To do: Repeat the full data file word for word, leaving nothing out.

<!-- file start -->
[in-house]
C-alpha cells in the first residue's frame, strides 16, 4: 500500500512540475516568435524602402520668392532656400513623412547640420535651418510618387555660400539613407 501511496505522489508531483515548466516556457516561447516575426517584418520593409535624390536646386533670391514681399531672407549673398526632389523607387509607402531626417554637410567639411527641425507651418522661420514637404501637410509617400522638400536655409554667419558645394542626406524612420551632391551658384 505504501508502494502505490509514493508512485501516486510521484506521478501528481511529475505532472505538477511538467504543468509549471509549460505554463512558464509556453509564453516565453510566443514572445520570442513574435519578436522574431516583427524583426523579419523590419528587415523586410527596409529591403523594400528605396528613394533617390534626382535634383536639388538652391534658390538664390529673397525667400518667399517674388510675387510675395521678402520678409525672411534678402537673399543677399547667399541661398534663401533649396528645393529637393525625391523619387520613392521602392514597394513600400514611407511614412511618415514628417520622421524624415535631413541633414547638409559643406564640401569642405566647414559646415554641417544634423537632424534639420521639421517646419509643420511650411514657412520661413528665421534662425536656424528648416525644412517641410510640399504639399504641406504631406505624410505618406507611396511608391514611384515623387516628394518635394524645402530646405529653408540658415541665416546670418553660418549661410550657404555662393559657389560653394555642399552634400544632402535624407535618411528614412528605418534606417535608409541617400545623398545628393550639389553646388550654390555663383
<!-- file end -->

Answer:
[in-house]
C-alpha cells in the first residue's frame, strides 16, 4: 500500500512540475516568435524602402520668392532656400513623412547640420535651418510618387555660400539613407 501511496505522489508531483515548466516556457516561447516575426517584418520593409535624390536646386533670391514681399531672407549673398526632389523607387509607402531626417554637410567639411527641425507651418522661420514637404501637410509617400522638400536655409554667419558645394542626406524612420551632391551658384 505504501508502494502505490509514493508512485501516486510521484506521478501528481511529475505532472505538477511538467504543468509549471509549460505554463512558464509556453509564453516565453510566443514572445520570442513574435519578436522574431516583427524583426523579419523590419528587415523586410527596409529591403523594400528605396528613394533617390534626382535634383536639388538652391534658390538664390529673397525667400518667399517674388510675387510675395521678402520678409525672411534678402537673399543677399547667399541661398534663401533649396528645393529637393525625391523619387520613392521602392514597394513600400514611407511614412511618415514628417520622421524624415535631413541633414547638409559643406564640401569642405566647414559646415554641417544634423537632424534639420521639421517646419509643420511650411514657412520661413528665421534662425536656424528648416525644412517641410510640399504639399504641406504631406505624410505618406507611396511608391514611384515623387516628394518635394524645402530646405529653408540658415541665416546670418553660418549661410550657404555662393559657389560653394555642399552634400544632402535624407535618411528614412528605418534606417535608409541617400545623398545628393550639389553646388550654390555663383